Use of opioid pain medications by workers with chronic low back pain can significantly improve their ability to lift and perform other work-related physical tasks, a new study has found.
For the study, a team of Canadian researchers evaluated 30 patients with chronic low back pain of more than six months duration.
In the double-blinded, random-ordered, placebo-controlled trial, subjects performed a lifting test twice, once after receiving intravenous fentanyl and once after taking a placebo.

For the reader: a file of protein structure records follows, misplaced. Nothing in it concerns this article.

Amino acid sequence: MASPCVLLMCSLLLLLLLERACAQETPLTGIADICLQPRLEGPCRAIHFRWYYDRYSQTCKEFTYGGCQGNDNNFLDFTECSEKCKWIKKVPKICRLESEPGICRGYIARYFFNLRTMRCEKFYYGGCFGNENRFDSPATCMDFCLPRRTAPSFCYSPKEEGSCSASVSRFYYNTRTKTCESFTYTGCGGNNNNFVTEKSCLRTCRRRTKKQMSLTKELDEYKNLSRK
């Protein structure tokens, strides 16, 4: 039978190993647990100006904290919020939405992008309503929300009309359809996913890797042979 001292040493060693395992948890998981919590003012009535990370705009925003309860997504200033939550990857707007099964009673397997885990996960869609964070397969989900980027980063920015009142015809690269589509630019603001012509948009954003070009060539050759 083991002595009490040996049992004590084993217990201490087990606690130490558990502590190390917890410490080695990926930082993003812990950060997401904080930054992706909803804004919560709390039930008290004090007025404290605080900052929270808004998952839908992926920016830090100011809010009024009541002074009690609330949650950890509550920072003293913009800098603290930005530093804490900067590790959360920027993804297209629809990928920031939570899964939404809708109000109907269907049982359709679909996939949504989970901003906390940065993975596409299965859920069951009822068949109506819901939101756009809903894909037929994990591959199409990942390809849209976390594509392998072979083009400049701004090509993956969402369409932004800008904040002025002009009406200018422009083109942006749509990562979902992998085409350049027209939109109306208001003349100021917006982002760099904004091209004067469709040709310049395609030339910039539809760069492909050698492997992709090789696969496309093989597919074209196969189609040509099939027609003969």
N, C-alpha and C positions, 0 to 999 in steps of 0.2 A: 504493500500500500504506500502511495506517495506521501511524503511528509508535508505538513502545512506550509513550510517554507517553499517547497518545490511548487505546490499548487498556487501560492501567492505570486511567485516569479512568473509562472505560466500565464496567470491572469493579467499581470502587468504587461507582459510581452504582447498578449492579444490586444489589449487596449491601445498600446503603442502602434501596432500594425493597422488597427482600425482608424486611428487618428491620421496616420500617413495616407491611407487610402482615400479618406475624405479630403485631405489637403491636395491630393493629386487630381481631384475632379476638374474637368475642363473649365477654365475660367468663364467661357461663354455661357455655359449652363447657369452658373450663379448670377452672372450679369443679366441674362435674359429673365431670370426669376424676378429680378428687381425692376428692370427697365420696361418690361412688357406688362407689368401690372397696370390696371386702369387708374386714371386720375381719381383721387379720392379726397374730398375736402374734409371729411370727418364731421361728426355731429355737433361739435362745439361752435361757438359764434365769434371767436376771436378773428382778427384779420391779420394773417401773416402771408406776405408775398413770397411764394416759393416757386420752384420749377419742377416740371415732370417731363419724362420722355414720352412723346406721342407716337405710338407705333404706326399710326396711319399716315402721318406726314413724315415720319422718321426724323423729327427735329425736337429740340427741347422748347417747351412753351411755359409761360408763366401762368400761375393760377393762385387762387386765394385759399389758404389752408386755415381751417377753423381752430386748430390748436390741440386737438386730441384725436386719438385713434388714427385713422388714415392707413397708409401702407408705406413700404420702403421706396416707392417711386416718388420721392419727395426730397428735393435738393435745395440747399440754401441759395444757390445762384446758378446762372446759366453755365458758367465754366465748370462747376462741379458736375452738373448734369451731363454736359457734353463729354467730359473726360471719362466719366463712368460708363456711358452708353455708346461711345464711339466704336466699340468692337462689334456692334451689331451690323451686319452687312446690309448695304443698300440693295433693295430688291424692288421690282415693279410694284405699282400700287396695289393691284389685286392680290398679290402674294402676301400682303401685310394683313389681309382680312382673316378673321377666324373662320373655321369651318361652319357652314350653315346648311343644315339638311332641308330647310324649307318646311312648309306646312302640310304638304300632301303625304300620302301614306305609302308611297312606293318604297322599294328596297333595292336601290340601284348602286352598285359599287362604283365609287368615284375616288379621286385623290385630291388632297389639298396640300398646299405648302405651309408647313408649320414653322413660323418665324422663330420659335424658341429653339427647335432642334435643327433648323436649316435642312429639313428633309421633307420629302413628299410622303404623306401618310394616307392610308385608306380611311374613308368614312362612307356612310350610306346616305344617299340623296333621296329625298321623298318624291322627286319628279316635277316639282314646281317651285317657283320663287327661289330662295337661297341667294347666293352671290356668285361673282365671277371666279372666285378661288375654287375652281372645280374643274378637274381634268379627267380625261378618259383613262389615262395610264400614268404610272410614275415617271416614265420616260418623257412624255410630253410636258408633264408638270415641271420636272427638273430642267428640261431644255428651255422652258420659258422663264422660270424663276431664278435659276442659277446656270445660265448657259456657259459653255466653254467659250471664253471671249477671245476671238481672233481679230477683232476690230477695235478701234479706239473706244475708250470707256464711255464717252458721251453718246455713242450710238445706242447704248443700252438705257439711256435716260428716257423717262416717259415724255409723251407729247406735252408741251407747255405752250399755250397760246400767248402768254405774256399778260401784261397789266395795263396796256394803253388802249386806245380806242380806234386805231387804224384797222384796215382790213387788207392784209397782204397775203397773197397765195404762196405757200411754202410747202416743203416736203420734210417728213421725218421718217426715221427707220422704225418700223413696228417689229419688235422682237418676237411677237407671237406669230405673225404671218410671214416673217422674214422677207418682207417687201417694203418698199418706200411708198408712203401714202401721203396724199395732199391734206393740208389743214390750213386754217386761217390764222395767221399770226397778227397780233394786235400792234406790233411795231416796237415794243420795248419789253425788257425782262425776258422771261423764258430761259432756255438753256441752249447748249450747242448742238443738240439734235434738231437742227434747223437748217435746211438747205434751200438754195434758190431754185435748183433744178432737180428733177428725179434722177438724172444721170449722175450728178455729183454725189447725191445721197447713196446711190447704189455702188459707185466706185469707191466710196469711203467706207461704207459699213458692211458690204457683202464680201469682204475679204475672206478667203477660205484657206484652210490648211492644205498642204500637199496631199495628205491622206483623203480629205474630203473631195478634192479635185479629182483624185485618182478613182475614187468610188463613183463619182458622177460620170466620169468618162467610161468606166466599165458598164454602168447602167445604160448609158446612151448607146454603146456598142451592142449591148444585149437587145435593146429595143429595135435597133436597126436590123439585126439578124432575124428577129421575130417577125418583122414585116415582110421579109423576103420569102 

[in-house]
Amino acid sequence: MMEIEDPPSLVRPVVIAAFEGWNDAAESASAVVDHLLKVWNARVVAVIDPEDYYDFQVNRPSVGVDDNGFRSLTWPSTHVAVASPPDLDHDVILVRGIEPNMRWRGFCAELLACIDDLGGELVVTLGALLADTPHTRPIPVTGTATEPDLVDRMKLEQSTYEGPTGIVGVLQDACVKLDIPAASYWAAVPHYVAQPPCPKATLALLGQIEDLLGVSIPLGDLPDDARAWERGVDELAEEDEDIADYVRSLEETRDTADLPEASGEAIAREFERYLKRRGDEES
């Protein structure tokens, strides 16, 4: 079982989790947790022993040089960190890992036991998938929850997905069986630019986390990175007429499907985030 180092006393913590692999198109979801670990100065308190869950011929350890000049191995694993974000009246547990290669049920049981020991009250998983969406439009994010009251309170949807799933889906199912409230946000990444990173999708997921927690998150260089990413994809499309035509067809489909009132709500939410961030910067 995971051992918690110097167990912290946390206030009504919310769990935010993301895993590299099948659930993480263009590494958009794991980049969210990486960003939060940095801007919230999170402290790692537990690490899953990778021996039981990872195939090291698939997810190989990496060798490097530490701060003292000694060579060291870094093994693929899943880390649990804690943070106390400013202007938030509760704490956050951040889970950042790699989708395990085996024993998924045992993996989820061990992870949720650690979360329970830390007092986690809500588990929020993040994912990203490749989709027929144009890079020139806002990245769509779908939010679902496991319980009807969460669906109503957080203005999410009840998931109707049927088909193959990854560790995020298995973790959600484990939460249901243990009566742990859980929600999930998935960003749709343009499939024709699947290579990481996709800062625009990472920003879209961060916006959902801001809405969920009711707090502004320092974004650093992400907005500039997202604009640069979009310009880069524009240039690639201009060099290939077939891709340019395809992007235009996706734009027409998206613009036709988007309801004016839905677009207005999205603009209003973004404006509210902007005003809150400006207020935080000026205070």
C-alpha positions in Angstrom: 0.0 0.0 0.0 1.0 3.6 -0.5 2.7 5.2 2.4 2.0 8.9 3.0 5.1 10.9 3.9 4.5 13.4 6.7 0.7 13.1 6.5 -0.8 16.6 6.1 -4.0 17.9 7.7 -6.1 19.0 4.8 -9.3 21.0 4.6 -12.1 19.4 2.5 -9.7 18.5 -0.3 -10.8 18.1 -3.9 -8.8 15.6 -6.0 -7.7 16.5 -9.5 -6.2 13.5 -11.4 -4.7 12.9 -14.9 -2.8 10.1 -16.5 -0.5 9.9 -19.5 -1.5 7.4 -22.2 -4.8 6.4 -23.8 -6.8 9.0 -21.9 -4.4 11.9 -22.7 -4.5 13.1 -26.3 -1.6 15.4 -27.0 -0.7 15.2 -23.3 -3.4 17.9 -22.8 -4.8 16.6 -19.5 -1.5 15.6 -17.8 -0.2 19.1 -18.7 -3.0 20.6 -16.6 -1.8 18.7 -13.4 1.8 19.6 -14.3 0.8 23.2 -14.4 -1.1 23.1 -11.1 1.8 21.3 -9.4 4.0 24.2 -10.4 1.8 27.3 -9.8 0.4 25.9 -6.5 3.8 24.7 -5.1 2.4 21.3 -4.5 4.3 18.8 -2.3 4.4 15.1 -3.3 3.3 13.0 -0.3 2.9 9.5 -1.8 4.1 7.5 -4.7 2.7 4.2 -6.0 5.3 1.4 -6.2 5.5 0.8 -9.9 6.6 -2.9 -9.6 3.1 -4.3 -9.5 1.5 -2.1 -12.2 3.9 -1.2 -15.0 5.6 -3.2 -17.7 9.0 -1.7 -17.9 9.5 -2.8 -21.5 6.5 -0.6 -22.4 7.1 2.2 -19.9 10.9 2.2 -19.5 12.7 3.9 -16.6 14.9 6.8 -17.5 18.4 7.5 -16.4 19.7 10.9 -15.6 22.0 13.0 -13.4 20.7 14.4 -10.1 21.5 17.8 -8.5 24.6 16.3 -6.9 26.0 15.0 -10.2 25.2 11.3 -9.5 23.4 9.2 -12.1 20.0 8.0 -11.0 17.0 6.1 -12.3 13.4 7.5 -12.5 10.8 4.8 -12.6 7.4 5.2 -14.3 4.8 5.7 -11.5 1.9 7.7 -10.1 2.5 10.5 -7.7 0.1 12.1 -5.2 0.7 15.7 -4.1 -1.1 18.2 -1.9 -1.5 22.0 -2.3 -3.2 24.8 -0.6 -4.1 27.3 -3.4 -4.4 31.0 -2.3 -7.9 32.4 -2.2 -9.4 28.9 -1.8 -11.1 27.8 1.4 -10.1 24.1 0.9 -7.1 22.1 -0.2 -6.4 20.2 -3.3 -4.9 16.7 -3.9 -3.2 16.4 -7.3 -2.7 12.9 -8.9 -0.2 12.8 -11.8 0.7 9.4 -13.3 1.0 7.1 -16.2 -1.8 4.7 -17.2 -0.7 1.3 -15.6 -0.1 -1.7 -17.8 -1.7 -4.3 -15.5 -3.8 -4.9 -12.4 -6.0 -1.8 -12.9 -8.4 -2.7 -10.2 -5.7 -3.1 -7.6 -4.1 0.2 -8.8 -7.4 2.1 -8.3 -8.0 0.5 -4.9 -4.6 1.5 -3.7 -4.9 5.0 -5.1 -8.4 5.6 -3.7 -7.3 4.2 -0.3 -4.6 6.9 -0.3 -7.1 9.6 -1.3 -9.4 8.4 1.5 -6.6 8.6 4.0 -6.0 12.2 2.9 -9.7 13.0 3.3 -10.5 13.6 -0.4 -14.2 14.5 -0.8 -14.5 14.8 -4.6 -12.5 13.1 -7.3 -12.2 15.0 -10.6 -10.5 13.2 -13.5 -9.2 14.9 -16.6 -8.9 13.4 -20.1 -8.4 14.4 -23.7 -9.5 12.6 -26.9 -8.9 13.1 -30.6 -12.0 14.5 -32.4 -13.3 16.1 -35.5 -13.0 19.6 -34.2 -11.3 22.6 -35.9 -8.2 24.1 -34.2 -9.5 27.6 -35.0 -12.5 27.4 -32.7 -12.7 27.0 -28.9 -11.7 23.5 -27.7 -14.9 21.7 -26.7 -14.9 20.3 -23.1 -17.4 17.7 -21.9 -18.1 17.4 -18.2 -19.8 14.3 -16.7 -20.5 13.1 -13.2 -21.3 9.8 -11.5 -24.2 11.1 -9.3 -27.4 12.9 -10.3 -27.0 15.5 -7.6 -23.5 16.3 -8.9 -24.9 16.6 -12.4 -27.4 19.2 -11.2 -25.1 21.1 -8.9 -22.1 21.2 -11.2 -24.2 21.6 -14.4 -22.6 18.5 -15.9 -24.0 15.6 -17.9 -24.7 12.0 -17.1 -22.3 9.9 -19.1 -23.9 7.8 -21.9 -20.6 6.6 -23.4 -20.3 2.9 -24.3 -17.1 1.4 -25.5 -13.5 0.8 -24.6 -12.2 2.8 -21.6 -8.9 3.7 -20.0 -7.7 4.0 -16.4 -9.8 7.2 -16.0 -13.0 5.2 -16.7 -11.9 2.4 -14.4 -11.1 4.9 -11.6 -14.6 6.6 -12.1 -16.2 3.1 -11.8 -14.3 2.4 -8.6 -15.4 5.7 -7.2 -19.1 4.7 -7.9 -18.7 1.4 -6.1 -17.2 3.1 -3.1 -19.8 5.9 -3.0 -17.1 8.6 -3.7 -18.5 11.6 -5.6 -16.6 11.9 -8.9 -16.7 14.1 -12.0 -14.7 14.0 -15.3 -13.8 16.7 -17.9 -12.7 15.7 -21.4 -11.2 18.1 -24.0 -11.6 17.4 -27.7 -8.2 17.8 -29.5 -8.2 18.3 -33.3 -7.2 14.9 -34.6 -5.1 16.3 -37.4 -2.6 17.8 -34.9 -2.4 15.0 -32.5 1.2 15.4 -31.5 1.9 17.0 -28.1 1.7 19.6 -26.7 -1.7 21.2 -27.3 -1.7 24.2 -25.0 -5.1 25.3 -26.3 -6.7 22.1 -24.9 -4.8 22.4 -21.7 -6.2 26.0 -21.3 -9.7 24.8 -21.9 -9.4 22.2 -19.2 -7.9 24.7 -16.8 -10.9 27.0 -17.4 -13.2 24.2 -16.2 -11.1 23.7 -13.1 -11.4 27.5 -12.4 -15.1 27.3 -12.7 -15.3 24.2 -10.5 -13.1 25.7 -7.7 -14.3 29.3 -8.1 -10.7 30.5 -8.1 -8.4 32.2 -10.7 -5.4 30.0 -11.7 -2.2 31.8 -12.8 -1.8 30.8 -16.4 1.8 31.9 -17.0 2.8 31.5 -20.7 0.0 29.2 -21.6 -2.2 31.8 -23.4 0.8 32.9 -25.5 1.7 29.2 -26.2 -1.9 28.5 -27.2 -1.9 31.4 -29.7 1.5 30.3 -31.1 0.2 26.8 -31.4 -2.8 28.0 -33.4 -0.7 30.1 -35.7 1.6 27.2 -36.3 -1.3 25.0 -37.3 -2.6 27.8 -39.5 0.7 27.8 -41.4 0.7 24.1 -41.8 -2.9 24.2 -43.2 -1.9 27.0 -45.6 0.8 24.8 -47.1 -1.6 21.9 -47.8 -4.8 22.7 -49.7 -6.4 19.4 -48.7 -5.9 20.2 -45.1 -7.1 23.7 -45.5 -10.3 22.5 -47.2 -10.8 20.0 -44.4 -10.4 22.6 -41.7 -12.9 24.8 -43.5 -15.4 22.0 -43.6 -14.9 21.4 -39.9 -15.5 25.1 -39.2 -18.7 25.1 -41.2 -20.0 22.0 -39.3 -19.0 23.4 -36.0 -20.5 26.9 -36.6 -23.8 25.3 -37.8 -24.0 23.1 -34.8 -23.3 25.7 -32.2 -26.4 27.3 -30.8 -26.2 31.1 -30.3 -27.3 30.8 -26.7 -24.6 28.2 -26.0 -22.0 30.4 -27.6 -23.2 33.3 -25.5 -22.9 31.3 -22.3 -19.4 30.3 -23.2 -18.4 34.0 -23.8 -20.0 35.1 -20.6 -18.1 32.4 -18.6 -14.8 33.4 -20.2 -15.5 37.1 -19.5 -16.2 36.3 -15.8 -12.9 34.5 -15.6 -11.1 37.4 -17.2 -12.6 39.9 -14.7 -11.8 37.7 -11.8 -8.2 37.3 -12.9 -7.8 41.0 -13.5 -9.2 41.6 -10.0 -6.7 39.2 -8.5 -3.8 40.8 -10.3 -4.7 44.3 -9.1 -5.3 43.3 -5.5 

The objective of the study was to examine the impact of acute opioid administration on repetitive lifting and lowering exercise in workers with low-back pain.
The study showed that opioids improved lifting performance between 15 and 48 percent.
The researchers concluded that the performance improvement was due to reduced pain intensity.
Pain reduction, as measured by pain scales, was indicative of clinically relevant analgesia achieved by the medication.
However, the researchers suggest that longer trials are needed to measure the effectiveness of opioids as an adjunct to functional restoration programs for workers with low-back pain.
The study is published in The Journal of Pain, the peer review publication of the American Pain Society.